...Based on this, we will require incremental financial support to continue our orderly and effective restructuring and are therefore now seeking an incremental $2 billion in addition to the remaining $3 billion that was within the scope of our original December 2 plan submission.
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Infiniti-worthy creampuff of nothingness: Nancy Pelosi -- "The submission of restructuring plans by GM and Chrysler represents the next step in what has been a difficult and disappointing chapter for the American economy, but I hope will become the transformation of our domestic automobile industry into a viable, technologically advanced, and globally competitive manufacturing force.
"In the coming weeks, the Obama Administration will review these plans and assess whether the shared sacrifice required of all stakeholders affected by the auto companies' current conditions - workers, executives, bondholders, and shareholders - will result in reasonably restructured corporations, with good, high-paying jobs for the future.
"Congress looks forward to working with the Obama Administration on any future actions that may be needed to move our domestic automobile industry on a path of global competitiveness and advanced energy efficiency technologies, while ensuring accountability to the taxpayers."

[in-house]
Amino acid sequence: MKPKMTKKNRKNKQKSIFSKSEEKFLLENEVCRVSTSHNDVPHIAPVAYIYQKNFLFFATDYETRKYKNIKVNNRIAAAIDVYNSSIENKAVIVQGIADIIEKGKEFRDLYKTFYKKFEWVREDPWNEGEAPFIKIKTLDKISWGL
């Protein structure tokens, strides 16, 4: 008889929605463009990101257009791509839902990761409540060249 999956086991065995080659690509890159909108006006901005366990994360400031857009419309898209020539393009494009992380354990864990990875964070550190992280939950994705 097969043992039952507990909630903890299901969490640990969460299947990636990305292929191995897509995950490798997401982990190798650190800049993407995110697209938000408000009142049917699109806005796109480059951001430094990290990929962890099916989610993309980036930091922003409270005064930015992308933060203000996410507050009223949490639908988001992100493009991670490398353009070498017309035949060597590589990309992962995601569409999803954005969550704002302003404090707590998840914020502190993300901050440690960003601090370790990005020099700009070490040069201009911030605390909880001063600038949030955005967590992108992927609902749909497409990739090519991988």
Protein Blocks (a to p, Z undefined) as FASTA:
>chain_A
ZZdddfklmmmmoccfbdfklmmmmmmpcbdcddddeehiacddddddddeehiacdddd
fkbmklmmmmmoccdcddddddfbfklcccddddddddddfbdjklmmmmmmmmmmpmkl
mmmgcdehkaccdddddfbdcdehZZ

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Less than thrilled: National Automobile Dealers Association -- "General Motors has submitted a strong plan. It's comprehensive and aggressive and achievable. We are, of course, exceedingly disappointed that a viable solution has not yet been found for Saturn, Saab and Hummer. When considering the future viability of these brands, GM should continue to aggressively pursue all options. We are pleased that GM recognizes the 'great dealer network' that supports these brands. Should it become necessary to phase out these brands, it is imperative that GM treat the affected dealers fairly and that they be properly compensated. It is equally important to take care of the Saturn, Saab and Hummer owners. On the positive front, we are encouraged that GM recognizes that the availability of credit for automotive consumers and dealers is central to GM's survival. We look forward to working with GM and the government to free up credit, both at the wholesale and retail level."
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Cat-stroking, finger-tenting glee: Ford -- "Mwah, ha ha!"
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Ravenous indifference: Cookie Monster -- "OM NOM NOM!"
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Deafening silence: Hello Kitty could not be reached for comment because she ain't got no mouth.